COVID-19, mitigation policies and social inequalities. A new data-driven paper out in Nature Communications

What is the effect of social inequalities on the mitigation of COVID-19? How did the impact of non-pharmaceutical interventions (NPIs) correlate with the human economic and development conditions of different communities in a big metropolitan area like Santiago de Chile? And how can anonymized mobile phone data help us in getting a data-driven characterization of the unfolding of the epidemic?

In “Estimating the effect of social inequalities on the mitigation of COVID-19 across communities in Santiago de Chile” , a new paper out in Nature Communications, an international team of scientists from ISI Foundation, Northeastern University, University of Greenwich, and Universidad del Desarrollo, with the collaboration of Telefónica Movistar, addresses all of these questions, by analyzing the effect of partial and full lockdown in Santiago in 2020.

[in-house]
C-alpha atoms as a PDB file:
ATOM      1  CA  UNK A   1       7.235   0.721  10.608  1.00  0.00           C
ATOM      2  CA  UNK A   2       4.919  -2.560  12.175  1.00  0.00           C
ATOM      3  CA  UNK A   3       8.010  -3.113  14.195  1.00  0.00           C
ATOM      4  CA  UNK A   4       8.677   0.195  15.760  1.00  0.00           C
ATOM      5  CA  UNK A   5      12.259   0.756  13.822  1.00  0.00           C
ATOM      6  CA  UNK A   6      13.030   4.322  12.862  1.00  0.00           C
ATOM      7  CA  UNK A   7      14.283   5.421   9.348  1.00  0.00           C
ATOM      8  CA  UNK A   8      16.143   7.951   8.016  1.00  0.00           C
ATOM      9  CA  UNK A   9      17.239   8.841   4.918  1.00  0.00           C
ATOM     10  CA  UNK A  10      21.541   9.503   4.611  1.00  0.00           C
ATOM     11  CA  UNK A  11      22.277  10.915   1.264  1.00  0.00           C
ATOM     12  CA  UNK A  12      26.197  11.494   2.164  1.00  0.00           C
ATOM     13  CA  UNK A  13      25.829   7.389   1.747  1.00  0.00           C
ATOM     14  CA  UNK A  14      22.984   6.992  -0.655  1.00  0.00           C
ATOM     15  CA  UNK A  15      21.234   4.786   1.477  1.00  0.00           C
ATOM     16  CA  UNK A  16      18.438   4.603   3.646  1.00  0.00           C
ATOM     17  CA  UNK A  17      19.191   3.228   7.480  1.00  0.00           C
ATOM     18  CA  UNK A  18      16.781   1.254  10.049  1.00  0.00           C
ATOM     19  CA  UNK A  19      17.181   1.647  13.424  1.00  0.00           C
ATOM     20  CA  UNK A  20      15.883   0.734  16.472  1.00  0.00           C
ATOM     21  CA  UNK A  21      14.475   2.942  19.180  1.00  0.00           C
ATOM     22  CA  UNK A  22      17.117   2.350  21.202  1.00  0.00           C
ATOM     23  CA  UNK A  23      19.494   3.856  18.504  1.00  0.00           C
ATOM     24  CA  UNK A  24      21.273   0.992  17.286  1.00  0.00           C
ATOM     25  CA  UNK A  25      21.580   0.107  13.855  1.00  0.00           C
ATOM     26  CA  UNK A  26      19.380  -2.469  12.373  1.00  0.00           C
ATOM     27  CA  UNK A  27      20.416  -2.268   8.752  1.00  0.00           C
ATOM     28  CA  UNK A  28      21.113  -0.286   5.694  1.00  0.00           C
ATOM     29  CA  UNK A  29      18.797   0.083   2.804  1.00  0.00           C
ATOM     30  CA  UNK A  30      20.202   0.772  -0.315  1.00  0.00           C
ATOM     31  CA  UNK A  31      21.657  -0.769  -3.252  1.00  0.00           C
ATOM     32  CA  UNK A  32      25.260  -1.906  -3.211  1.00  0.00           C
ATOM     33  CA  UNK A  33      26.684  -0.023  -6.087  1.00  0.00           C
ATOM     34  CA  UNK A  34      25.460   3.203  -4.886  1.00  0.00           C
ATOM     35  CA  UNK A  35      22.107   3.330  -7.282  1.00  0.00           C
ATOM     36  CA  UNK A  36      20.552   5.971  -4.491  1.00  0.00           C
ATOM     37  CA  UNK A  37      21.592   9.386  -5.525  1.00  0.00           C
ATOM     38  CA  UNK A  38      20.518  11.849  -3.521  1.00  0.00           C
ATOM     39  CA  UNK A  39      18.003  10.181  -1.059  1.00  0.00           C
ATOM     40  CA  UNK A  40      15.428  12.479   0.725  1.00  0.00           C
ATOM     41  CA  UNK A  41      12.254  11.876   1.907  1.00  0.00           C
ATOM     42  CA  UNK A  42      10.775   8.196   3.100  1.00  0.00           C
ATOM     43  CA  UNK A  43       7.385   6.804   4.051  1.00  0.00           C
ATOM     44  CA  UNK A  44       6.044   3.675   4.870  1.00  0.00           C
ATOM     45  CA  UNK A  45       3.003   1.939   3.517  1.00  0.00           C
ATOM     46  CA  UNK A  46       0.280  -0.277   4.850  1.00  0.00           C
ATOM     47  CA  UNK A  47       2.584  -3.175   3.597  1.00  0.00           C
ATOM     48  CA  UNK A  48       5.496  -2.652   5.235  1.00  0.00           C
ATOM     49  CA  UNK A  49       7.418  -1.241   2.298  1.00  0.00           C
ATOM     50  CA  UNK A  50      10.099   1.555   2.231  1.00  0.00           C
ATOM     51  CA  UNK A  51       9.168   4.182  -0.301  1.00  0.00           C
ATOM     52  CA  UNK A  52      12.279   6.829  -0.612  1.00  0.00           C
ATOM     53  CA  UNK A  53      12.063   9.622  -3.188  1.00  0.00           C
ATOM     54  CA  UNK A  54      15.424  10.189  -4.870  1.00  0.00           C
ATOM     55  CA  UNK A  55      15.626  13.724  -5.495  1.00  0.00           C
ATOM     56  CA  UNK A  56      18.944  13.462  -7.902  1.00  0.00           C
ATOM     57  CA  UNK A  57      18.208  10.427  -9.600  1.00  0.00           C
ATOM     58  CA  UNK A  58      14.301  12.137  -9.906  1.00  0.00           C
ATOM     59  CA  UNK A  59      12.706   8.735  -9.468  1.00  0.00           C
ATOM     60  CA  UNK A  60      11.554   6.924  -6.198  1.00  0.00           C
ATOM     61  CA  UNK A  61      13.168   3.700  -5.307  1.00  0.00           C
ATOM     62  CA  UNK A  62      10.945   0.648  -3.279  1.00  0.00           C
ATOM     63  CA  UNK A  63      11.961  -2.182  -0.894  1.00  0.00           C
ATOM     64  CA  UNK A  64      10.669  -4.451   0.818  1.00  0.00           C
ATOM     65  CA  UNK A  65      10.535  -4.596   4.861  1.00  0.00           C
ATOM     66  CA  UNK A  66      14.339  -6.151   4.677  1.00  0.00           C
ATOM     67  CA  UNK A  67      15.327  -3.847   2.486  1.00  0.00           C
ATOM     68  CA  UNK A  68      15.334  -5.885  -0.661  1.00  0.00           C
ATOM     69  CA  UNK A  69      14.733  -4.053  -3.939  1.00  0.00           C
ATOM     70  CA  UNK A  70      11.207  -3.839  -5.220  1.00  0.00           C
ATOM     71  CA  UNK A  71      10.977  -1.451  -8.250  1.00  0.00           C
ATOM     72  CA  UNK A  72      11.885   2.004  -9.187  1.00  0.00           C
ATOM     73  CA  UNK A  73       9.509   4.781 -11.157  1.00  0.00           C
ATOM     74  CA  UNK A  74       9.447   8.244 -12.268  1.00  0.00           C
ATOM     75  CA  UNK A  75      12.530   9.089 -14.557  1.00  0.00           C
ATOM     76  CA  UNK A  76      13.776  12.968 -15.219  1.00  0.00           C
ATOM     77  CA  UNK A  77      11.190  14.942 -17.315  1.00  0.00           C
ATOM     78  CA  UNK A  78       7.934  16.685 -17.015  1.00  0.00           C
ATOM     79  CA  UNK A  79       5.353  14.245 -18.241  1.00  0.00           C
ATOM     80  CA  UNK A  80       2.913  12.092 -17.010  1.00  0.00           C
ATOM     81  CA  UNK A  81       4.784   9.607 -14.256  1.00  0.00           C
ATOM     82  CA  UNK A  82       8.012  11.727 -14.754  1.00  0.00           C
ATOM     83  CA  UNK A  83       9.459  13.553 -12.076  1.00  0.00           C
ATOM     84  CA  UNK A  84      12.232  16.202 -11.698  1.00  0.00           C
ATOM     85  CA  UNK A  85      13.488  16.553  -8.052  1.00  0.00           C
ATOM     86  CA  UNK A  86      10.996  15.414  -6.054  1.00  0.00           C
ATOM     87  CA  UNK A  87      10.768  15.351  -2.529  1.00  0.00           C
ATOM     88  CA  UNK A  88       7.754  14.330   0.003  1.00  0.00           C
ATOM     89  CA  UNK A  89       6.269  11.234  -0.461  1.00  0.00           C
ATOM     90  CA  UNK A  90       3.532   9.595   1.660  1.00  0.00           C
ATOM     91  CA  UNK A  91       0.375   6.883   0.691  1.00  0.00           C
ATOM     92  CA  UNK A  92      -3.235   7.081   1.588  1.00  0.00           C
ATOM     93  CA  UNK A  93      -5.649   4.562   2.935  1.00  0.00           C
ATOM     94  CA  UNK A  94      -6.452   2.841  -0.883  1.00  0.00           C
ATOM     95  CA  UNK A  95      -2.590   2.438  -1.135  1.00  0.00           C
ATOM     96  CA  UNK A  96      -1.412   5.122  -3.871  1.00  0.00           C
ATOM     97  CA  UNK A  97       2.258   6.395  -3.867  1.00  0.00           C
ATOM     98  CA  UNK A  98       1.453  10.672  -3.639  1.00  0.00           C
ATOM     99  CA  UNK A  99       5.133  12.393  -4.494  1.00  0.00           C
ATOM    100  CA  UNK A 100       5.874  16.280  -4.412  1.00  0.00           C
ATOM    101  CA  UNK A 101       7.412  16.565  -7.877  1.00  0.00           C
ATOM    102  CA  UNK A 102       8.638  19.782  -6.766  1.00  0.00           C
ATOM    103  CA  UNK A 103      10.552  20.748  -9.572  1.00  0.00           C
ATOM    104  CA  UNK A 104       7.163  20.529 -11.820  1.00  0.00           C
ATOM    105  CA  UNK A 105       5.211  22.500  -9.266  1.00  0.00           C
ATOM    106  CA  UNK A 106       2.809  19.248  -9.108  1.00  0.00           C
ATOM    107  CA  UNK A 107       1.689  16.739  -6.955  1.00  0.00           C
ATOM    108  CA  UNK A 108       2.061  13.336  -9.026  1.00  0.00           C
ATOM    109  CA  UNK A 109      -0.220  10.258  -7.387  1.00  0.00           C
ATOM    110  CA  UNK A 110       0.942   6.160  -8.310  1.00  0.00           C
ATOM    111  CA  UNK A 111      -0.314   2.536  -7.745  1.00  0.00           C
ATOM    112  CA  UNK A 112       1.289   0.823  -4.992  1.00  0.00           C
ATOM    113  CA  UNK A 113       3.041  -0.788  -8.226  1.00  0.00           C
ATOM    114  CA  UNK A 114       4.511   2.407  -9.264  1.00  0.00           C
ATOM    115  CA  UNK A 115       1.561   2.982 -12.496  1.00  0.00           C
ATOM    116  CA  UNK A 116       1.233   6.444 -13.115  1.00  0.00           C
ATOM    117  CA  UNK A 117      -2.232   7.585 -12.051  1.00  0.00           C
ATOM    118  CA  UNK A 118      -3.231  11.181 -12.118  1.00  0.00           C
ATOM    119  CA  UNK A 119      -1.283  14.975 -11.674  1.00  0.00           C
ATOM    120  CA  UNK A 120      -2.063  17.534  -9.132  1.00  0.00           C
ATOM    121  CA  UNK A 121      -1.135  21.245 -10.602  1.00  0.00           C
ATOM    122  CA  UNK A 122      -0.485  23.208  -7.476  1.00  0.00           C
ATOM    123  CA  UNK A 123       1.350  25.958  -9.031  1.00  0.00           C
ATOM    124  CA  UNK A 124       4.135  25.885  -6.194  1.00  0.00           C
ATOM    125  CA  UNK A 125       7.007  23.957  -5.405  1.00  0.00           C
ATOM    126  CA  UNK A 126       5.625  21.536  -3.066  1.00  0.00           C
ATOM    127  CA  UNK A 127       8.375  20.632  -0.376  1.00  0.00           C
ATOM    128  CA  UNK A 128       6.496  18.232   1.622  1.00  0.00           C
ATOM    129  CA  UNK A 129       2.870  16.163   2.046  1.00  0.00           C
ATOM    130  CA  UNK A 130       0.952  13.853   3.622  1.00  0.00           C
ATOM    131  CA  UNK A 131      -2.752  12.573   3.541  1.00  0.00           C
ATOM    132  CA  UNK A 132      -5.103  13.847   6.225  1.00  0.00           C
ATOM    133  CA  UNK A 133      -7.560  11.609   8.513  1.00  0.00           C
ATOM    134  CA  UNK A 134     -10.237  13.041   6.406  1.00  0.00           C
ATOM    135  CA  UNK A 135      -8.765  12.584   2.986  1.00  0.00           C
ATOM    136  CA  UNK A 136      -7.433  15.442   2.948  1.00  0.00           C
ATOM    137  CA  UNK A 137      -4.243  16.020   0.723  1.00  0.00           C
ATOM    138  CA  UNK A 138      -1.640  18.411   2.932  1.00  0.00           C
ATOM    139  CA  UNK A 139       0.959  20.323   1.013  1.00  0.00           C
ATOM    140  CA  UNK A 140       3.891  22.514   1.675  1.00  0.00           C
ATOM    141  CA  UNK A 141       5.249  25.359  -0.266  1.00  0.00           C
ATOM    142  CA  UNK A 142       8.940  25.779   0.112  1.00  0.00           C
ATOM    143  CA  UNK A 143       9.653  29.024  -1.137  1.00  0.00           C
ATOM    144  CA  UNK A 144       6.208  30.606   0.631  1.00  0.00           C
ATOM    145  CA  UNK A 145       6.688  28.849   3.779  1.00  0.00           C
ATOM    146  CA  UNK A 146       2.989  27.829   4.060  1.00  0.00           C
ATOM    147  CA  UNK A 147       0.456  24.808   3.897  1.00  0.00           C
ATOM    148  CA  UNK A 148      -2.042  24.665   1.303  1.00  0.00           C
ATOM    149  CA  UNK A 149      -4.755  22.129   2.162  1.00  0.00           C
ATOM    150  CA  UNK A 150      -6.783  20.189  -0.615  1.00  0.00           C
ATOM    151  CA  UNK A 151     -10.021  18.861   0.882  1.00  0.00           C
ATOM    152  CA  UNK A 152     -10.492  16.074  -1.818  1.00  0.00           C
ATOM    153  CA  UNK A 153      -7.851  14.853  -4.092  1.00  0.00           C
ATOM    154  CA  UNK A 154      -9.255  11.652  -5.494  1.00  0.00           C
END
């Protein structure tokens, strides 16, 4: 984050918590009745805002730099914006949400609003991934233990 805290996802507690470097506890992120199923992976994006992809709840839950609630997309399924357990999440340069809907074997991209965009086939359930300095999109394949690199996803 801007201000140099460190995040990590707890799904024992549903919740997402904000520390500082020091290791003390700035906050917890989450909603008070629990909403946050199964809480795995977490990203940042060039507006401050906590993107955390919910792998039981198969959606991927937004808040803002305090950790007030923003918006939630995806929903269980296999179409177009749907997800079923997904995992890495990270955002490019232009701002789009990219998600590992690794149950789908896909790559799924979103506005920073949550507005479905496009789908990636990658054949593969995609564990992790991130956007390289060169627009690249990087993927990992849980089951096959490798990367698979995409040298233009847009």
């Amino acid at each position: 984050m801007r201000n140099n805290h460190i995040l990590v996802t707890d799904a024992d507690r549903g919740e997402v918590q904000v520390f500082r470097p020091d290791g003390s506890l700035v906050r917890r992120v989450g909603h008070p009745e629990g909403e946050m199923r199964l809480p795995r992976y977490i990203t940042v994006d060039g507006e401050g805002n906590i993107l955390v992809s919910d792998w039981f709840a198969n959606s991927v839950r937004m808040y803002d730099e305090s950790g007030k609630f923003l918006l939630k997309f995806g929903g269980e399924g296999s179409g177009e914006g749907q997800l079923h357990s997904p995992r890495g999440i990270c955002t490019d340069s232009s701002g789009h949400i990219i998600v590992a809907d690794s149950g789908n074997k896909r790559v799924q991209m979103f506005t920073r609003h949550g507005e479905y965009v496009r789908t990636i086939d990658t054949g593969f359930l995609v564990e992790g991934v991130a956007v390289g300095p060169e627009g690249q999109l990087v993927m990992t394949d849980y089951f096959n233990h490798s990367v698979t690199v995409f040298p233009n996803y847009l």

Researchers studied the spatio-temporal spread of SARS-CoV-2 in the Chilean capital using anonymized mobile phone data from 1.4 million users and characterizing the effects of NPIs on the epidemic dynamics. By integrating these data into a mechanistic epidemic model calibrated on surveillance data, scientists show how the full lockdown (introducted on May 15th, after a partial one in mid-March) was decisive in bringing the epidemic under control.

At the same time, they find that the impact of NPIs on individuals’ mobility correlates with the Human Development Index of the 37 “comunas” in the city: more developed and wealthier areas became more isolated after government interventions and experienced a significantly lower burden of the pandemic. This heterogeneity raises important issues, scientists say, in the implementation of NPIs and highlights the challenges that communities affected by systemic health and social inequalities face adapting their behaviors during an epidemic.

Estimating the effect of social inequalities in the mitigation of COVID-19 across communities in Santiago de Chile”, Nicolò Gozzi, Michele Tizzoni, Matteo Chinazzi, Leo Ferres, Alessandro Vespignani, Nicola Perra, Nature Communications, 23rd April 2021